That would be no problem. It's just what you want.

    I think it's a good thing, if you use it right. if you set your CO2 level by the pH number on the display, you could be a mile off. I set the CO2 level according what the fish can take, not the pH on the display.
    If I would do that, I would have a serious CO2 difficiency.

    Hope this helps,
    Regards,
    dutchy
     
  15. Tom Barr

    Tom Barr Founder
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    It can work with a single system, eg a needle wheel and a good sized pump, more flow through the CO2 system.........the faster response times and more effective it is.

    You should be able to ramp the CO2 up and dial things in well without a pH controllers, but using one as a relative measure, not bad either.
    I'm not a fan, mostly because the CO2 changes a lot in the tank in different areas, so the issue is one of temporal changes but also spacial changes and plant species are different in their CO2 demands/uptakes also.


    so where you take these pH readings is a big issue, and the pH seems not to be as responsive as the thermocouples.



    Regards,
    Tom Barr
     
  16. dutchy

    dutchy Plant Guru Team
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    I used needle wheel for some time. Although it worked well, it seemed to have some disadvantages. I was clearly using much more CO2, because the bubble size was bigger. Also the constant churning inside the impeller wasn't very nice.

    But how can you provide for CO2 changes due to temporal changes and various CO2 demands/uptakes with a non pH controlled system?

    Let's say that you have a fixed bubble rate, which will give you a certain ppm of CO2. At the moment the demand increases, like 1 hour after lights on, the non pH system could be the cause of a CO2 deficiency. It will give no more than the set bubble rate. I can turn the valve wide open and that way it has a lot of capacity without the risk of gassing fish. Also as plants grow over space and time, the uptake will increase. If you don't compensate for that, a deficiency will occur. That way todays sufficiency will be next months deficiency. The pH contolled system will compensate automatically, within limits of course. Maybe it's not very responsive, but it will respond. Better than nothing ;)

    I agree that placement of the sensor is critical. My pH sensor is in a corner of the tank, 10 inch BEHIND one of the CO2 outlets. So the CO2 enriched water goes the opposite way in relation to the sensors' position. So every system has it's limitations, but I think they are more caused by the user than by the system itself.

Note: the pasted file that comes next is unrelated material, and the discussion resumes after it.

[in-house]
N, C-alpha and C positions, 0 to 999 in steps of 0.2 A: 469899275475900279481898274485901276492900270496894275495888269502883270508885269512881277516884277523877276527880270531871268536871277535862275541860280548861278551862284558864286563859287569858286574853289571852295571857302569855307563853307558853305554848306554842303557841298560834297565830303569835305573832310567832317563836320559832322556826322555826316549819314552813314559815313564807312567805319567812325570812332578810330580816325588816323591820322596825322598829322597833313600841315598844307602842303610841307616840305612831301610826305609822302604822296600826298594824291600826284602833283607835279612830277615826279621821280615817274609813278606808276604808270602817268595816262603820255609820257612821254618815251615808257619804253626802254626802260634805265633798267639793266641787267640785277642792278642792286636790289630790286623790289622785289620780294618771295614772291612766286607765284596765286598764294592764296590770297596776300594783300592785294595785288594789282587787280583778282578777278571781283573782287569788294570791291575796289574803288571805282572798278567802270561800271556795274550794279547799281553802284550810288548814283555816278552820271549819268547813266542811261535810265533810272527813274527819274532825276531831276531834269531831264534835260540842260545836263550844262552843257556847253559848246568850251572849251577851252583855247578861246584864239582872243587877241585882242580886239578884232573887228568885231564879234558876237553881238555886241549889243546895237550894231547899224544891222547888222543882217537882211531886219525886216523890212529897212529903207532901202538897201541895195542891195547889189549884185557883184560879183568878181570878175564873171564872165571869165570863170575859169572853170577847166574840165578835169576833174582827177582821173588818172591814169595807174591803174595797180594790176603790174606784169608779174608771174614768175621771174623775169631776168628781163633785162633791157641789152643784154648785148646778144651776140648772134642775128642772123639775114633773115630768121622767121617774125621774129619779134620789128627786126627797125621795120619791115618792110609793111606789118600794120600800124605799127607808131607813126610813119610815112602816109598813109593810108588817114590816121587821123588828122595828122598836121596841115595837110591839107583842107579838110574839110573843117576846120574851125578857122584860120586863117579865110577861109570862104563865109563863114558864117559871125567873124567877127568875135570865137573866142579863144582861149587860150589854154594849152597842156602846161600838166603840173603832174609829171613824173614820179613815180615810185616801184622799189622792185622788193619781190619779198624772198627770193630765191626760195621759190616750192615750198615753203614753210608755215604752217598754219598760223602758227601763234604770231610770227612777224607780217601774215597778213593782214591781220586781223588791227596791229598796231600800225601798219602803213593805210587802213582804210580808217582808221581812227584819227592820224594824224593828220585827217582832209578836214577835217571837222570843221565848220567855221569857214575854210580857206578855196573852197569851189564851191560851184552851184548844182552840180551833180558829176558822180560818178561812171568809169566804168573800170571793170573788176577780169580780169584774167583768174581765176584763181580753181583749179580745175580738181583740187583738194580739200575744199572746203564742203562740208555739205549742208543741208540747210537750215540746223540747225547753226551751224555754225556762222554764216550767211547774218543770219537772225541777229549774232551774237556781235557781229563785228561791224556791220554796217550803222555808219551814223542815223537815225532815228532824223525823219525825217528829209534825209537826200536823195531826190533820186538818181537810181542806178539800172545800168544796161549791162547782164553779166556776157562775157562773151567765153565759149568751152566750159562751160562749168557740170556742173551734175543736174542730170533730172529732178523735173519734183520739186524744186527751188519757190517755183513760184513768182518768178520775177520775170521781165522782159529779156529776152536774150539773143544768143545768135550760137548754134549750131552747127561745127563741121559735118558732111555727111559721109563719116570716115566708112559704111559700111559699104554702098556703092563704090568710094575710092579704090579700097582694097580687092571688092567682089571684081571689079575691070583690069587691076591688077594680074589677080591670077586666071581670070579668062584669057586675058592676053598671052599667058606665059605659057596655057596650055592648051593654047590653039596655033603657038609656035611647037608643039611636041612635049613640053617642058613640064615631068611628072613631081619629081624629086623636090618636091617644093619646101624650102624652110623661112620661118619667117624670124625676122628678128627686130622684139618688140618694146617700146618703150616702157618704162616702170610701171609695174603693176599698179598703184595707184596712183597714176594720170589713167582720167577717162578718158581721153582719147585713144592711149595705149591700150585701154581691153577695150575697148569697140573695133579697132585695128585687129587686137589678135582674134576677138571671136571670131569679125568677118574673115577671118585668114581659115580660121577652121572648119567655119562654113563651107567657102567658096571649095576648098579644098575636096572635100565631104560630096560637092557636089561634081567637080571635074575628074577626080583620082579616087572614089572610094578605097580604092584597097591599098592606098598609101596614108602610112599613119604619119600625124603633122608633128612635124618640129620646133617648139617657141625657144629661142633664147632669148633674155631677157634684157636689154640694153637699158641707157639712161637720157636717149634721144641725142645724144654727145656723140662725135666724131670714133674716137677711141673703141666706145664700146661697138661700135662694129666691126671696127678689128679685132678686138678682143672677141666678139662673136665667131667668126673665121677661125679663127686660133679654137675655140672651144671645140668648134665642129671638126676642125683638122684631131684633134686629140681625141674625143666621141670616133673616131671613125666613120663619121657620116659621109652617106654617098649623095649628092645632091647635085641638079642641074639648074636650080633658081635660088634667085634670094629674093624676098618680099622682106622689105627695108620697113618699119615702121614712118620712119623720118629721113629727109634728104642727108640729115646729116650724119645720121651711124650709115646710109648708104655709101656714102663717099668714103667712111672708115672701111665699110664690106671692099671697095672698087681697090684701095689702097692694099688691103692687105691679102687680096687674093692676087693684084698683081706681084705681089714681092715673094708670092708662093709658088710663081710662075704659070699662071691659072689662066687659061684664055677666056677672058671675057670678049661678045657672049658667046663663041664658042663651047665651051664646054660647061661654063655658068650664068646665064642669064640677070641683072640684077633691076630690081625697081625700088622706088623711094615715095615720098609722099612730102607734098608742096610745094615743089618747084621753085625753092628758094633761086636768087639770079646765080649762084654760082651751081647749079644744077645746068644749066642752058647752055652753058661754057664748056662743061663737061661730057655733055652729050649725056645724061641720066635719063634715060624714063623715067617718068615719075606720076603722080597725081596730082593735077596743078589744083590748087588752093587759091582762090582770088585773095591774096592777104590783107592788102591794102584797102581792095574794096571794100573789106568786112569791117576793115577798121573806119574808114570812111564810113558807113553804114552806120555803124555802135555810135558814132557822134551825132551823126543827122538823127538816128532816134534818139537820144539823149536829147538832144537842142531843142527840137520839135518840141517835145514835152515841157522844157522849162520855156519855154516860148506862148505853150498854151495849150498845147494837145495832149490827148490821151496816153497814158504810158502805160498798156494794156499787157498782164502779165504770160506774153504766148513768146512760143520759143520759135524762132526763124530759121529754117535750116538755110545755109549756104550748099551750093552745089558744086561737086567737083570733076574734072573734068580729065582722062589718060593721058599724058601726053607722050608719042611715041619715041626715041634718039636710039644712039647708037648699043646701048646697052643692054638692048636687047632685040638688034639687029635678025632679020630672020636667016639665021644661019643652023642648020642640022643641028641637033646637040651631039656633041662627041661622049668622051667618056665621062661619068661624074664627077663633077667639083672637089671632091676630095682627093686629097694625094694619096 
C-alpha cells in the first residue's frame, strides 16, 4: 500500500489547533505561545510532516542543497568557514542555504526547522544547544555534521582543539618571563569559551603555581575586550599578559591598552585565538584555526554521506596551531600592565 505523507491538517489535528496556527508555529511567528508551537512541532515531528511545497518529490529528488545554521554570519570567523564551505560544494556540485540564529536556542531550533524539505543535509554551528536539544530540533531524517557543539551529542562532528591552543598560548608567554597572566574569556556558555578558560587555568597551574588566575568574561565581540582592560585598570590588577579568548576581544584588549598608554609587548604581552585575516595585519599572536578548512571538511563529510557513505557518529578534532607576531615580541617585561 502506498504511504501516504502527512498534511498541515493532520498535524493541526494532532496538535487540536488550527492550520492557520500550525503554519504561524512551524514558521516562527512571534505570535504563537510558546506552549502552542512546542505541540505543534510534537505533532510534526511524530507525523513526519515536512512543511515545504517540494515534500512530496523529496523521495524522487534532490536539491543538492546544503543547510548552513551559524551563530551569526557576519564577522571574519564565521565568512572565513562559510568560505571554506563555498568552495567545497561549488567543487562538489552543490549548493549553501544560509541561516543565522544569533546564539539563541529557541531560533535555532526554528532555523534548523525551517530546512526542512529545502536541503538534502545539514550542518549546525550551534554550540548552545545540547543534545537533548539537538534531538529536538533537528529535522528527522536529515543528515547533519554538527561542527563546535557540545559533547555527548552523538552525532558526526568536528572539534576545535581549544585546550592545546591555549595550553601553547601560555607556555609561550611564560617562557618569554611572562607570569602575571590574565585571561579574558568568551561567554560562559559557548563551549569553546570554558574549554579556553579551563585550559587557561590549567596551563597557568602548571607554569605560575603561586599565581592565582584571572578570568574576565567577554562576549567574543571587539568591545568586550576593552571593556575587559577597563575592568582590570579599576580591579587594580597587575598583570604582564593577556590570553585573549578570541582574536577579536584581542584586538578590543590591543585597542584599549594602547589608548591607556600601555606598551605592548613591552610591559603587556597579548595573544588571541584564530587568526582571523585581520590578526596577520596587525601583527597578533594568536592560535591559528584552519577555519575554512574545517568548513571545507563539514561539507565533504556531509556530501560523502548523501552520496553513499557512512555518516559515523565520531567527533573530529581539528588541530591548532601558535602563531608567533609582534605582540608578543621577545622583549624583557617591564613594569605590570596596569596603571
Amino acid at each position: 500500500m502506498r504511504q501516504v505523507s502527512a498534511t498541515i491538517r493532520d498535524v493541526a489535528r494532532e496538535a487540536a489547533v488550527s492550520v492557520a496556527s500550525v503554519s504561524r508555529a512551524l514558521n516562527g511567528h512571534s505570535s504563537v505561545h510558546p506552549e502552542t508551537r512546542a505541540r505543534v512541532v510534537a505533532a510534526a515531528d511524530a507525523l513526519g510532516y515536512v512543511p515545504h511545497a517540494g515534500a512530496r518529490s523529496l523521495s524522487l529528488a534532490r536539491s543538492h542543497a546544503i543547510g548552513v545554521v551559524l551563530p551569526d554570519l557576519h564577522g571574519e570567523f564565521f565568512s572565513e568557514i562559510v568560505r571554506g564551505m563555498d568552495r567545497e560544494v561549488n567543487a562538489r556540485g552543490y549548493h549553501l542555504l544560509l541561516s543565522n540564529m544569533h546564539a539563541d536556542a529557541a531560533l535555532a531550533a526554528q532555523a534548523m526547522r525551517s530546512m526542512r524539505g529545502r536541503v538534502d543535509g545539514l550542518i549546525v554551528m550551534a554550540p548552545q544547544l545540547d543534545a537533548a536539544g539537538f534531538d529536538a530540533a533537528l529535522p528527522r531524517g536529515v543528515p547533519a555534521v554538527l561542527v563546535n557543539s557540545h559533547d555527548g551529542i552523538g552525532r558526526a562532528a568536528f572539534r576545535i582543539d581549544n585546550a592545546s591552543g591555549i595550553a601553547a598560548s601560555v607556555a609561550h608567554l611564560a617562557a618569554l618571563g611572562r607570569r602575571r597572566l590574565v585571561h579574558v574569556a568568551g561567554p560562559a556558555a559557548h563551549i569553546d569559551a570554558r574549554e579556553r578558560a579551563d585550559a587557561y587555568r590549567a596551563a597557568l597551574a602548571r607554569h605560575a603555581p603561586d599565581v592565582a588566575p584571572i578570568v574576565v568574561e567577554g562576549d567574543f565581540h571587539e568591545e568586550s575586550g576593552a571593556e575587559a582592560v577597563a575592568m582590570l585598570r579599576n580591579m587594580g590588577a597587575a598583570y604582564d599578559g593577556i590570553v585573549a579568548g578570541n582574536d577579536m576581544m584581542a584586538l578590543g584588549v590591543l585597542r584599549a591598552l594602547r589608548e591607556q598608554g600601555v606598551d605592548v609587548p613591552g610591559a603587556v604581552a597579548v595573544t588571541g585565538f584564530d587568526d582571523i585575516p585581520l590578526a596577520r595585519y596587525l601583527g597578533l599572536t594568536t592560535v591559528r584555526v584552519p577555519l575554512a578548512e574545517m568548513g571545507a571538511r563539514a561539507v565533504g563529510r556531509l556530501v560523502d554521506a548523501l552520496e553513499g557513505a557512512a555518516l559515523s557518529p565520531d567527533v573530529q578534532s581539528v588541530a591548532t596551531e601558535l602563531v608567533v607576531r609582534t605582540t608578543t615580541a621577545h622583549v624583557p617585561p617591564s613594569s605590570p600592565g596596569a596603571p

regards,
    dutchy
     
    #16 dutchy, Jul 9, 2010
    Last edited by a moderator: Jul 9, 2010
  17. hbosman

    hbosman Guru Class Expert

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    Tom, you run one timer for lights and CO2? I was looking to simplify but not if it will cause algae issues.
     
  18. shoggoth43

    shoggoth43 Lifetime Charter Member
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    A single timer for both will work. While it won't be ideal for when you first start in the morning, it has proven adequate over time. You may find that you waste some CO2 later at night, especially if you have plants that close up when done and there's still time left before lights out. Alternately, if you have enough surface turnover/gas exchange you can always just let it run without CO2 and see what happens. I'm getting ok growth on mine after I finally discovered my bubble counter had shattered, but I'll still be putting it back into play.

    -
    S
     
  19. scottward

    scottward Guru Class Expert

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    Hmmm. This has got me thinking. I, like a lot of people turn my CO2 on 1 hour before the lights come on (just because that seems to be 'the go'). If the plants take 35-40 minutes or so to ramp up their CO2 usage to the max, this same window of time should allow the CO2 to build up adequately..shouldn't it? So it would seem to me that perhaps the usage of a seperate timer would assist only in switching the CO2 off a bit earlier than the lights go out?

    Maybe myself, and a whole heap of other people, are really just wasting CO2 running it for 1 hour before lights on?

    So Tom you just have a simple lights on - CO2 on; light off - CO2 off setup? The key is really in having a responsive CO2 enrichment method...making the concept of 'CO2 lead time' redundant?

    For setups that have a less responsive CO2 enrichment method, it would seem to me that CO2 would plateu at a lower level anyway (Boyle's law?), or they would have to thump their system with more gas to get the required response time (albeit inefficiently).

    So measuring pH, using an electronic meter, from a set point in the aquarium, could be a good way to obtain data to provide some feedback as to how responsive the CO2 enrichment method is? I'm thinking of buying an electronic pH meter - are they all created equal or would a good chemical pH test with liquid references (i.e. not a colour chart) be pretty good also and much cheaper?
     
  20. shoggoth43

    shoggoth43 Lifetime Charter Member
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    Electronic probe would allow for easier monitoring in different locations in the tank. Depending on probe design you might be able to take measurements at different depths.

    The chemical one will allow for some general relative measurements. OTOH, so will a drop checker, just not quite so immediate a response.

    -
    S